Along with the above-referenced withdrawal symptoms, addiction to Valium or Xanax is often accompanied by certain behaviors. If you find yourself or witness someone else keeping go-to stashes of the pills in a purse, wallet, nightstand, desk drawer at work or in the center console of the car, there might be a problem. If there is doctor shopping going on, getting prescriptions for benzos from multiple doctors or going online to get pills in the United States or other countries, addiction is a concern.
Overcoming Benzo Addiction Requires Medical Supervision
If you or someone you know is addicted to Xanax or Valium and wants to remove dependency for the drug, the withdrawal process is all encompassing and should not be done alone. Long term benzo addiction and the detoxification process can be dangerous.
To minimize the discomfort and increase the success rate for recovery, a medically-supervised program is best as treatment must include a gradual weaning off the drug. In addition, psychological counseling and holistic healing methodologies will help to understand what is behind the anxiety while providing life skills and mindfulness practices to learn how to deal with stress, embrace self-love and live in the moment.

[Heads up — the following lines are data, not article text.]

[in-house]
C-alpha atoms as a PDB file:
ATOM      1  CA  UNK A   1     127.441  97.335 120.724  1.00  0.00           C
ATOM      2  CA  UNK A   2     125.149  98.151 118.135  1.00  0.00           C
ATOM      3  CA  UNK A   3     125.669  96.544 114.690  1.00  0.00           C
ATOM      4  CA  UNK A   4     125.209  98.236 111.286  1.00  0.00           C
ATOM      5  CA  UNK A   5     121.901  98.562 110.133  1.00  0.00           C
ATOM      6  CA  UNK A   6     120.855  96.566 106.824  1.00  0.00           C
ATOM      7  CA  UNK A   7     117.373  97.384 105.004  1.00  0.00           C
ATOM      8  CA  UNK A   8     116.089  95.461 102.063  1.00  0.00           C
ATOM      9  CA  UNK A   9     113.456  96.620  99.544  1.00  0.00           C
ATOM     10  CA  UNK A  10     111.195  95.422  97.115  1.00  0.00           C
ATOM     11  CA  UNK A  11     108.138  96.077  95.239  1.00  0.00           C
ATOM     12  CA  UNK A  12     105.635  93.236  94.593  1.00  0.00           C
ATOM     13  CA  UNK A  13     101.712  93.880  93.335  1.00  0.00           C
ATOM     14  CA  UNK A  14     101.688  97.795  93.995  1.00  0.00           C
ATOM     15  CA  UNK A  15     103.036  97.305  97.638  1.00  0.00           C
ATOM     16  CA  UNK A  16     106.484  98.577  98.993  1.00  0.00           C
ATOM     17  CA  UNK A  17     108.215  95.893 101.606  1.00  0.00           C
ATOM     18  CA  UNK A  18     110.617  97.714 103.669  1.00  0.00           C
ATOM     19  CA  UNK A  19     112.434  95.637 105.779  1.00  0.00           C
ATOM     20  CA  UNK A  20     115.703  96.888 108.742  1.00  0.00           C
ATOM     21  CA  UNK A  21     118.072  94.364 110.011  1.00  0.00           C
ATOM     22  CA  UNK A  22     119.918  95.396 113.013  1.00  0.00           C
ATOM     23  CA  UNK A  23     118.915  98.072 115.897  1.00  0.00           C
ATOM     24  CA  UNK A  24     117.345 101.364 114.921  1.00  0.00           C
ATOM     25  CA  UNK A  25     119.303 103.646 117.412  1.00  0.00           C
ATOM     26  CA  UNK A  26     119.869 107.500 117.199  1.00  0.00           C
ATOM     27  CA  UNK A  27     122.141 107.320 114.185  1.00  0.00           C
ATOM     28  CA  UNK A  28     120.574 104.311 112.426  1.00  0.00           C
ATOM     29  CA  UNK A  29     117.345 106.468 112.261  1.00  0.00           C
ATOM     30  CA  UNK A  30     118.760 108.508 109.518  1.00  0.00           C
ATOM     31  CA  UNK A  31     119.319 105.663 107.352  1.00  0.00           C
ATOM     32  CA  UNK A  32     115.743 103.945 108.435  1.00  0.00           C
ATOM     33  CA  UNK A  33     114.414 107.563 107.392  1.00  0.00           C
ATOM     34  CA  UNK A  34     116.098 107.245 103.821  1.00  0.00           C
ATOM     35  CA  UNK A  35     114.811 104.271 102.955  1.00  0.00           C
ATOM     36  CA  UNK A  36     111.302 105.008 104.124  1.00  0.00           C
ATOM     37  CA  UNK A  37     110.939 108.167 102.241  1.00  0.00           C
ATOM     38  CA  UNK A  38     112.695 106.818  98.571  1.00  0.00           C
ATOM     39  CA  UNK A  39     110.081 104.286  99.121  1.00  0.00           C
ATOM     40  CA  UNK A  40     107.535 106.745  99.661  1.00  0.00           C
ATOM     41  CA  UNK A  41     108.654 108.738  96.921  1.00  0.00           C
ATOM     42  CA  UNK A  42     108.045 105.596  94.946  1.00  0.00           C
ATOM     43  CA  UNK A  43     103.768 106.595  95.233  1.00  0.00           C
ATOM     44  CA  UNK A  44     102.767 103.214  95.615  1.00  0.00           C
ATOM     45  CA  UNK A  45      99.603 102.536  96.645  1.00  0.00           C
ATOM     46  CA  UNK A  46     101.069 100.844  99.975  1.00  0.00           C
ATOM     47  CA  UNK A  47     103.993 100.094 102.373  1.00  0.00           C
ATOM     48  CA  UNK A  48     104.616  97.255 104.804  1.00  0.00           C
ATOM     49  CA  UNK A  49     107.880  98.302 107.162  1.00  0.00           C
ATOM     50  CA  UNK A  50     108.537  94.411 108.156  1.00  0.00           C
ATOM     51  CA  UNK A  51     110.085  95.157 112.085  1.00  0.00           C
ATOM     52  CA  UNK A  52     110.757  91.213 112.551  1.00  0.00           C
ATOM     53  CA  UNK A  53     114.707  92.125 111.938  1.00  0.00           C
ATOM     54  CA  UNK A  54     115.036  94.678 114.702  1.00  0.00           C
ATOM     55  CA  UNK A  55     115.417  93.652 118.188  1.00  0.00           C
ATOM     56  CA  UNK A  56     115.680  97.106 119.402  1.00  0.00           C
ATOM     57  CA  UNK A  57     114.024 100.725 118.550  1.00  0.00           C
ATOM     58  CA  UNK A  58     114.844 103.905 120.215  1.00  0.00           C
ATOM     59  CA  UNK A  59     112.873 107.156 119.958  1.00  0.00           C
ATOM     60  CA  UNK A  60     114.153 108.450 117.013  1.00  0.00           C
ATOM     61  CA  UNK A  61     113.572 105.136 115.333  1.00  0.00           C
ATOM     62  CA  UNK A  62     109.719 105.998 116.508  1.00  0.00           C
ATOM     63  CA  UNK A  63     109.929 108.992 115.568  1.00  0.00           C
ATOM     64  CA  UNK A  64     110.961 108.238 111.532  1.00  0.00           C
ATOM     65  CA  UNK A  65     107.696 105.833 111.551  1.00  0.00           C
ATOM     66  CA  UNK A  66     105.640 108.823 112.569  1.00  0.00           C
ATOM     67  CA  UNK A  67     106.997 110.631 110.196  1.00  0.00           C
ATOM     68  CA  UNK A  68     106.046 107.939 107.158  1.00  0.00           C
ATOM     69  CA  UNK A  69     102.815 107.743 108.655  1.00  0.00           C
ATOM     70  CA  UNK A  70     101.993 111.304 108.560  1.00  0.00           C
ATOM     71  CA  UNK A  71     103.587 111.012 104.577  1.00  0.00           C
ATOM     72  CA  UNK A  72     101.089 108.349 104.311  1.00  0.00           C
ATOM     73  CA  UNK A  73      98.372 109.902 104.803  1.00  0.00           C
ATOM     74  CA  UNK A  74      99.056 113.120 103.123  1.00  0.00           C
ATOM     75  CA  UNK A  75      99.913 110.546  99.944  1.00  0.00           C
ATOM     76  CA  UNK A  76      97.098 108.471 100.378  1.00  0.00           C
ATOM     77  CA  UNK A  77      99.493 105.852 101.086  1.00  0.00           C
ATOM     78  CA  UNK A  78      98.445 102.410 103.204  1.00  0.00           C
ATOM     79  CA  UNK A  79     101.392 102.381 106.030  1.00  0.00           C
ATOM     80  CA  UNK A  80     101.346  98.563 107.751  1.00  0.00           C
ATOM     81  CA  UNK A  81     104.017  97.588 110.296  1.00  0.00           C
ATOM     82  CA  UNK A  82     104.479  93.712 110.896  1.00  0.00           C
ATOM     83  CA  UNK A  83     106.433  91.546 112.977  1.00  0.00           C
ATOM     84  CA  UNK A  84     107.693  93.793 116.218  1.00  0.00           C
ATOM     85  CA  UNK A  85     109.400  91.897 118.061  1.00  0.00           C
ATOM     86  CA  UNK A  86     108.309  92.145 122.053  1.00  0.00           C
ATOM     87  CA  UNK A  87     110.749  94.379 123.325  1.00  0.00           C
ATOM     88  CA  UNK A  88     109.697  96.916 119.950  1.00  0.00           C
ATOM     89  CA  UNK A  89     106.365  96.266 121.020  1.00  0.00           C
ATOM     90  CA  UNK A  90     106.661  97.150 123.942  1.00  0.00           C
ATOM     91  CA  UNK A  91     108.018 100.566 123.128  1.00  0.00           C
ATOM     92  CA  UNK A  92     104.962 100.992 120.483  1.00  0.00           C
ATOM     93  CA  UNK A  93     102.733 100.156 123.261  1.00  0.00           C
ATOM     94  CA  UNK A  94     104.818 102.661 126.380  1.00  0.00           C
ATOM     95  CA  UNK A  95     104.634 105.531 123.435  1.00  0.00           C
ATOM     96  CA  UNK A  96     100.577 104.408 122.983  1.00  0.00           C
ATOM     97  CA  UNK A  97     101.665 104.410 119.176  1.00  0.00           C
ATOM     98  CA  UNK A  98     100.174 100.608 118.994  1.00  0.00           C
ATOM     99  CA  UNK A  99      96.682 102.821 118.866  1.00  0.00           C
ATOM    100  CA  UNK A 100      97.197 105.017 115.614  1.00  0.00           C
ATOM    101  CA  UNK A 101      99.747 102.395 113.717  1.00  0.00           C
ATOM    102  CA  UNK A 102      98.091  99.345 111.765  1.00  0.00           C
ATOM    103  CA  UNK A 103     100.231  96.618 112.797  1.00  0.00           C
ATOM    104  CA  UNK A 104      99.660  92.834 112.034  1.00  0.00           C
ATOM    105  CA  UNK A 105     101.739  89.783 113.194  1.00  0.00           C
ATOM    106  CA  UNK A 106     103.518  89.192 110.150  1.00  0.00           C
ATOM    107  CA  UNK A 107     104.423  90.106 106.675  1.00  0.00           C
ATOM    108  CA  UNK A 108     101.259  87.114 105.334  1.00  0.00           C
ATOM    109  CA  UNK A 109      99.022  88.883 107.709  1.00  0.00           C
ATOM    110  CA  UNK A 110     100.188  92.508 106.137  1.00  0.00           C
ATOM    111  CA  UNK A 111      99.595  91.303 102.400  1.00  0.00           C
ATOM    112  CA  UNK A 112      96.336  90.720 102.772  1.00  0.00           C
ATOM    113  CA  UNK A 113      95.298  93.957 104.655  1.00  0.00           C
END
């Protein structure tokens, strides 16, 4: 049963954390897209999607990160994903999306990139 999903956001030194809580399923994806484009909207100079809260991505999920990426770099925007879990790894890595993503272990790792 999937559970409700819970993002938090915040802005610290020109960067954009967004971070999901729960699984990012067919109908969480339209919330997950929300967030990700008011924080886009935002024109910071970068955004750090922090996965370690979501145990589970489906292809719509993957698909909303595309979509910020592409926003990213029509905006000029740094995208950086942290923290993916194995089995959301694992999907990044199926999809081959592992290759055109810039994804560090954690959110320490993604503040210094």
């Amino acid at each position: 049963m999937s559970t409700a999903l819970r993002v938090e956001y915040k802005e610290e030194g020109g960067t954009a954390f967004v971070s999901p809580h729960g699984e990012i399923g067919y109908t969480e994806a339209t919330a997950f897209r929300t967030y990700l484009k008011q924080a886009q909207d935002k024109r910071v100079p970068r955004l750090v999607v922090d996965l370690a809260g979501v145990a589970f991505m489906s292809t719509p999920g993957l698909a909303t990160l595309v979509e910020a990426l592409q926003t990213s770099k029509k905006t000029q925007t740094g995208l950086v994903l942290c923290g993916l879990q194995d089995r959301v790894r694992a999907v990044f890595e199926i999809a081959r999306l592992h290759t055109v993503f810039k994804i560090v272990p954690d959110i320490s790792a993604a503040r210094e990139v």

Superwoman Yesterday, Addiction Recovery Hero Today
When you’re ready to take the gloves off and remove that self-imposed, Xanax-induced, façade about being okay, help is just a phone call away.
Authored by Melanie Stern, Content Director for Scottsdale Recovery Center, Arizona Addiction Recovery Centers and Cohn Media, LLC. Writer and broadcaster covering the following industries: addiction rehab, health care, entertainment, technology and advocate of clear communication, positivity and humanity at its best.